Broken promise by PM Morrison leaves LGBT kids at risk, advocates say

This week marks 1,000 days since Prime Minister Scott Morrison first committed to protecting LGBT students in taxpayer-funded religious schools against discrimination – a promise that advocates have highlighted he has failed to honour.

Just.equal Australia has called on Morrison to take urgent action to protect the LGBT young people he has left exposed to potential mistreatment.

“All students should have the right to learn in a safe environment, free from worrying about whether their own school will discriminate against them just because of who they are,” said Rodney Croome.

“Scott Morrison must immediately do what he promised to do 1,000 days ago – repeal the special legal privileges allowing religious schools to mistreat, and even expel, LGBT kids.

‘There are thousands, and possibly tens of thousands, of LGBT children who will start term 3 later this month with the debilitating fear of being discriminated against, on top of their studies, on top of the challenge of learning in a pandemic.

“Research shows the stigma, discrimination, and bullying experienced by LGBT students lead to lower academic achievement and higher levels of depression, anxiety, and suicide.

“LGBT students are being weighed down by an unfair burden, but one that could be removed very easily and quickly if only the Morrison Government wanted to.”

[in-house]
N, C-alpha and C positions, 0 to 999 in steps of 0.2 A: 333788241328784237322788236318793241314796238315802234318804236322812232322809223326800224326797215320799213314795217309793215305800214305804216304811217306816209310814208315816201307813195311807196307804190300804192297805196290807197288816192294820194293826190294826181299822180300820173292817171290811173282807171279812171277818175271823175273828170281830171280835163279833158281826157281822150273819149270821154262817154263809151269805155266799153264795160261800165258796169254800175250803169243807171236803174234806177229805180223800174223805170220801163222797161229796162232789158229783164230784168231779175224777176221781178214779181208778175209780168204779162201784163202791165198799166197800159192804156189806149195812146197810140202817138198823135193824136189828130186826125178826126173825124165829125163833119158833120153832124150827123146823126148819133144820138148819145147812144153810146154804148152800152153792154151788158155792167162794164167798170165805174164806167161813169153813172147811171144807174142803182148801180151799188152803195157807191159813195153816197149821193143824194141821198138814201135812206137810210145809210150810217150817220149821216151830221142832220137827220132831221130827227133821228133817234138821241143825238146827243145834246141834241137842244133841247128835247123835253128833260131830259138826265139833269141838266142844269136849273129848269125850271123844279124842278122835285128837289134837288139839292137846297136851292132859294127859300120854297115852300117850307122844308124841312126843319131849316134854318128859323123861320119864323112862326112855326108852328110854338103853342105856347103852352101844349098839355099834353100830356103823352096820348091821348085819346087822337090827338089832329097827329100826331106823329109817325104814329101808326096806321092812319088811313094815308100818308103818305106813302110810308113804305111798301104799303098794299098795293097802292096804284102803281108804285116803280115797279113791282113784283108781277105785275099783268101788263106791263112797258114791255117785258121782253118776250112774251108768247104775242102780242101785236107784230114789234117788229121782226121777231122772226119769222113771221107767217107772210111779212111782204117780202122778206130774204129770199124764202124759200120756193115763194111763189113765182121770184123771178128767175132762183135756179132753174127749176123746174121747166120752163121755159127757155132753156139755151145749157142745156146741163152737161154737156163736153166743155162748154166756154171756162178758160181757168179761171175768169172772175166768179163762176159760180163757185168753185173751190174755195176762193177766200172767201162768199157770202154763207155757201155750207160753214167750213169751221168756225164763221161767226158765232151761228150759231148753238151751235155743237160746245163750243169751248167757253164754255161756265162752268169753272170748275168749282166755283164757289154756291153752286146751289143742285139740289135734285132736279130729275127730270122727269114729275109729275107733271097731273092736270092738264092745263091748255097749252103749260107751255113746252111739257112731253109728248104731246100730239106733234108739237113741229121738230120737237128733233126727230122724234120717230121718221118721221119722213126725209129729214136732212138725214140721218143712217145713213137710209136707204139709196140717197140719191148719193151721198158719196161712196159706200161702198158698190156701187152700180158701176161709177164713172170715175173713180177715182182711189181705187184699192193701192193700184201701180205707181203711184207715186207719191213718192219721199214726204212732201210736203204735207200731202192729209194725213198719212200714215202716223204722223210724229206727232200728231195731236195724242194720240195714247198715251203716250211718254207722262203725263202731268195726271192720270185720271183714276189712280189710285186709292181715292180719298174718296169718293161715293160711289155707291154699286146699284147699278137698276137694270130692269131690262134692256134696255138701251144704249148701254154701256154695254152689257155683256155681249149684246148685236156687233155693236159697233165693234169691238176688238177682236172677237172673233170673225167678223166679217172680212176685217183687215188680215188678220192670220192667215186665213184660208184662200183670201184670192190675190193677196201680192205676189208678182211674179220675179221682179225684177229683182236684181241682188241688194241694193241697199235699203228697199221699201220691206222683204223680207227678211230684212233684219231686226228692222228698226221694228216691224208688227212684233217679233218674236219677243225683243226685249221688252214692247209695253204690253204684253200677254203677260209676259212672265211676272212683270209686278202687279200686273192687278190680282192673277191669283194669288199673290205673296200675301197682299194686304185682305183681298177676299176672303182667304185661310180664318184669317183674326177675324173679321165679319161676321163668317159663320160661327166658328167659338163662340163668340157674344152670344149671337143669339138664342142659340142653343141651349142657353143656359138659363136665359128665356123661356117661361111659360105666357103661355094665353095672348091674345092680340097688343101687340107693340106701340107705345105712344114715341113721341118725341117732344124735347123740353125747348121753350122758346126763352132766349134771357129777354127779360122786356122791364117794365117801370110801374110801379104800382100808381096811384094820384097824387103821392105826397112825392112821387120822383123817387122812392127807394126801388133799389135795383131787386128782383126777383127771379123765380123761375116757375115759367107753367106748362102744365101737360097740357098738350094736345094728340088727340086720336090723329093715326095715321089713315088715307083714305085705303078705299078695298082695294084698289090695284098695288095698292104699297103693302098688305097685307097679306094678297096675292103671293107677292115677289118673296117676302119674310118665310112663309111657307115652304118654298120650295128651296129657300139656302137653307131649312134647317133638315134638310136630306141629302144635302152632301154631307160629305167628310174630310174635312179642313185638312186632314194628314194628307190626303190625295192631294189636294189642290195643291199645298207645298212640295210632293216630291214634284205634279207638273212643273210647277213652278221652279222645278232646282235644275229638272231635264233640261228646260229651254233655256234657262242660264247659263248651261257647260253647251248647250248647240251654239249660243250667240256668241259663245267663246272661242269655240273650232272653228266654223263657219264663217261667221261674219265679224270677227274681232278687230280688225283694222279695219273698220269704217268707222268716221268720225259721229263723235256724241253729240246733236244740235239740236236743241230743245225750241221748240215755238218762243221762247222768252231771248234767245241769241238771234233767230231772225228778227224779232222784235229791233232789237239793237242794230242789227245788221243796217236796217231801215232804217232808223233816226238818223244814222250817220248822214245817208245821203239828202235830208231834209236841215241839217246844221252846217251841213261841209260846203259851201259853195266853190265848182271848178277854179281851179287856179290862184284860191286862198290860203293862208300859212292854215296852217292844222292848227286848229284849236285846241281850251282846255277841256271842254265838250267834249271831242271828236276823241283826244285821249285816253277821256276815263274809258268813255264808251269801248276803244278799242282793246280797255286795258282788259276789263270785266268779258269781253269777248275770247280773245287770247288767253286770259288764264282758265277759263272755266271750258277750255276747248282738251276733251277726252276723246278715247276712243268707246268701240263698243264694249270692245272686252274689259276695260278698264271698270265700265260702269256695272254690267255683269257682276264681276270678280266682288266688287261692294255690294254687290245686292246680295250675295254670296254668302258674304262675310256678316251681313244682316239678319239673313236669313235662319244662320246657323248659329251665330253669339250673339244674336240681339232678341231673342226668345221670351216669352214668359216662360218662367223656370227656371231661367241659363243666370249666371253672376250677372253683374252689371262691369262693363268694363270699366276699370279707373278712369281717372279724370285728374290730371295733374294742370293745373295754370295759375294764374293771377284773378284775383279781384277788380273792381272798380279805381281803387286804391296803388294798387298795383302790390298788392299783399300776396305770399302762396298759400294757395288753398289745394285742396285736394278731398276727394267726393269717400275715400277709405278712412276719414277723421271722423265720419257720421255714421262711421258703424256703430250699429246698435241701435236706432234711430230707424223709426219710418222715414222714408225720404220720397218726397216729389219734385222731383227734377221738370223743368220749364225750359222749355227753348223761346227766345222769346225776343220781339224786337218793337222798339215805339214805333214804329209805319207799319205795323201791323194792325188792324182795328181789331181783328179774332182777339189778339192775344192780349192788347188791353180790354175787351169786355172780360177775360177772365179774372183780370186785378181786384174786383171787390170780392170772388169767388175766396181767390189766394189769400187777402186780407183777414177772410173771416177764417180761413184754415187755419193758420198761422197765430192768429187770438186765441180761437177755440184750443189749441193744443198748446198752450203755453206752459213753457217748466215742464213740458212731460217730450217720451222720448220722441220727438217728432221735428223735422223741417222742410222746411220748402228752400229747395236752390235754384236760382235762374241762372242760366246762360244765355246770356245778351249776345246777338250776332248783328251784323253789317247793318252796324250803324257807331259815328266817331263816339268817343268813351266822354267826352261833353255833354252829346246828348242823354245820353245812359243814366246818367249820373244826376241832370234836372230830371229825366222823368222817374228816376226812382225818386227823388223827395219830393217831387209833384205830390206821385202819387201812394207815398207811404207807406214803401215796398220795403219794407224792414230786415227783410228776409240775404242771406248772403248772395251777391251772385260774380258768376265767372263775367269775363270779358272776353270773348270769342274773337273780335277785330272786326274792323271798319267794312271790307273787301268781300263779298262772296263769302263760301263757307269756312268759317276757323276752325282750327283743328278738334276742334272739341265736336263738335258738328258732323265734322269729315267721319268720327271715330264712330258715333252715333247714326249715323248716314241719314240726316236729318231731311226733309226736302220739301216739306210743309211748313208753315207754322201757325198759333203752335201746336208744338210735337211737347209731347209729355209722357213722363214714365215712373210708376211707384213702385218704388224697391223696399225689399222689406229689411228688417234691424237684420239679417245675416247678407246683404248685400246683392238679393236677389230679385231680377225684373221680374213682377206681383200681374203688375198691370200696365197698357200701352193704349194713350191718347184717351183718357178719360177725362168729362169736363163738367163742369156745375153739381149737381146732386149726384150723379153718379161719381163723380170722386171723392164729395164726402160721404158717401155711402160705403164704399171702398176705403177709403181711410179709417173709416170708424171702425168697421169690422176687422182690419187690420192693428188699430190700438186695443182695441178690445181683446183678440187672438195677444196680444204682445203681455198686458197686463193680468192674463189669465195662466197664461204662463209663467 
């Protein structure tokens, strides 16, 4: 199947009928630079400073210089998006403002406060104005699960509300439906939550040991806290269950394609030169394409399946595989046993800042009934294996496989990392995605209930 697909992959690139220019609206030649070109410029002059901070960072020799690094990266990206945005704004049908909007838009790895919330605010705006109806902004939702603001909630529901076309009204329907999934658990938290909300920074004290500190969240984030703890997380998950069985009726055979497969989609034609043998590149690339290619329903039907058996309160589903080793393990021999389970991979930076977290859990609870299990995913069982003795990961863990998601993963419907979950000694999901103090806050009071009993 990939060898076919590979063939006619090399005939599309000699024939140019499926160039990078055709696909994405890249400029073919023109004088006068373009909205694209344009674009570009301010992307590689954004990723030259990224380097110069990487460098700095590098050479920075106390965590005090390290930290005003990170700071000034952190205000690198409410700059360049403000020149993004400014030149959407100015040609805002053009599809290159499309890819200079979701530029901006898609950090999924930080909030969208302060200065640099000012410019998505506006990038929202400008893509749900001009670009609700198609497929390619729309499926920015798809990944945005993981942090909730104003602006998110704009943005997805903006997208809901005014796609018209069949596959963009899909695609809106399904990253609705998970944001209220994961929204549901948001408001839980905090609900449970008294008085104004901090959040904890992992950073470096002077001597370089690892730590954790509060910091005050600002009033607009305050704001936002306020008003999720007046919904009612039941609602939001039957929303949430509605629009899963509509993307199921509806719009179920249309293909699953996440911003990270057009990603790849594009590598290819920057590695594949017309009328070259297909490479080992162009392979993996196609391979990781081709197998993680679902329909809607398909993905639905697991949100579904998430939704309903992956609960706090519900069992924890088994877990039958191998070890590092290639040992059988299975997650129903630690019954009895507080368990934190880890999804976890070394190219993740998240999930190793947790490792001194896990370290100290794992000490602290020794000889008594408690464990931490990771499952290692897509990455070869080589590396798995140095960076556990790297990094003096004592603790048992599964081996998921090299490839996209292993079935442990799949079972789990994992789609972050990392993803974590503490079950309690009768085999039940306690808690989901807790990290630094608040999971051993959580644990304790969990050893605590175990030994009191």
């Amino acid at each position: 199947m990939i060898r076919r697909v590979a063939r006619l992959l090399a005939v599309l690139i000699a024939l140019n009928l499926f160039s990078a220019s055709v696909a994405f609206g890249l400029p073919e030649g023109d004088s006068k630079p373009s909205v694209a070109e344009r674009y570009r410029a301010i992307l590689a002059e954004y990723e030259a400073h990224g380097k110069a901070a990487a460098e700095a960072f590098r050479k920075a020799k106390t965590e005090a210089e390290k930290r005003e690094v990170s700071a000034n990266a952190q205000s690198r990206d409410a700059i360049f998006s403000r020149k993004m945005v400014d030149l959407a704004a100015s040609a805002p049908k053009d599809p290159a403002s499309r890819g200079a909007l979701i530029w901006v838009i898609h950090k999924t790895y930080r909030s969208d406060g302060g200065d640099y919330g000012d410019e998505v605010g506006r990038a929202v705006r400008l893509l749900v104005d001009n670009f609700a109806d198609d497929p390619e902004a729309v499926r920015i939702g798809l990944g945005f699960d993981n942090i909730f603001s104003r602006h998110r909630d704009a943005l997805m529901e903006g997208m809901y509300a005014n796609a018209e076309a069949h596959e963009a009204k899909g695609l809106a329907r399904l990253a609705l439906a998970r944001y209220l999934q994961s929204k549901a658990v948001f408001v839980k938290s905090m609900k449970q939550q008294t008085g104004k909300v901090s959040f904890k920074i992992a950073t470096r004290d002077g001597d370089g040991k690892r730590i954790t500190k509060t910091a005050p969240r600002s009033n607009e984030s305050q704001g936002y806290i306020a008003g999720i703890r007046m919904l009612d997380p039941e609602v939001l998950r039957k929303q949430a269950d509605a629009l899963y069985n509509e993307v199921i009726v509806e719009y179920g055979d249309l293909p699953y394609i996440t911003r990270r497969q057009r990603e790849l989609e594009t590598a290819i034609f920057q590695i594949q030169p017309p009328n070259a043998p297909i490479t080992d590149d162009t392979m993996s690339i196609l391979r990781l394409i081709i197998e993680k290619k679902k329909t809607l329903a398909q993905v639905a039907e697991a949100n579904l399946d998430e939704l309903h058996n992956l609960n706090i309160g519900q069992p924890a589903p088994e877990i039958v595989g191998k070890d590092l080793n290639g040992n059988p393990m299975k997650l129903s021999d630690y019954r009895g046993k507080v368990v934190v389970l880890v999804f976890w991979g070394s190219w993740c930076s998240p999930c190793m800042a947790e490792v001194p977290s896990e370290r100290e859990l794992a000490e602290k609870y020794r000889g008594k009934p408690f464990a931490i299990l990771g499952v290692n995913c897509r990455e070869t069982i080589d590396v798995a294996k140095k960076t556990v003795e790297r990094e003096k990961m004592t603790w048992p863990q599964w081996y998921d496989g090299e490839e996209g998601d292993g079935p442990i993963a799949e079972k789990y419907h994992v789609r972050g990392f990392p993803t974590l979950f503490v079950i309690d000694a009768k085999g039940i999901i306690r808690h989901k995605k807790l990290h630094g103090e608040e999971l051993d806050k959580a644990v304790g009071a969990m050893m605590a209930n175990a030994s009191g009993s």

Queensland, Tasmania, the Australian Capital Territory, and the Northern Territory have all amended their anti-discrimination laws to protect LGBT students, but discrimination is still legally allowed in other states.

“The quickest way to ensure all students around the country enjoy the right to learn, irrespective of their sexual orientation and gender identity, is for the Morrison Government to amend the Sex Discrimination Act 1984,” said just.equal Australia board member Alastair Lawrie.

Instead, former Attorney-General Christian Porter referred the issue of religious exceptions to the Australian Law Reform Commission for review, then delayed their reporting date until “12 months from the date the religious discrimination bill is passed”. 

Based on current timelines, the Commission will report in late 2022 at the earliest, with possible legislation in 2023, taking effect in 2024.

“An LGBT student who was in year 7 when Scott Morrison first promised to protect them will have already finished school before he finally gets around to doing anything about it – and that’s if he ever does,’ Lawrie said.

Croome said that young people need “protection, not prejudice”. 

“LGBT kids deserve action, not being abandoned by a Prime Minister who has yet to honour his promise,” said Croome.

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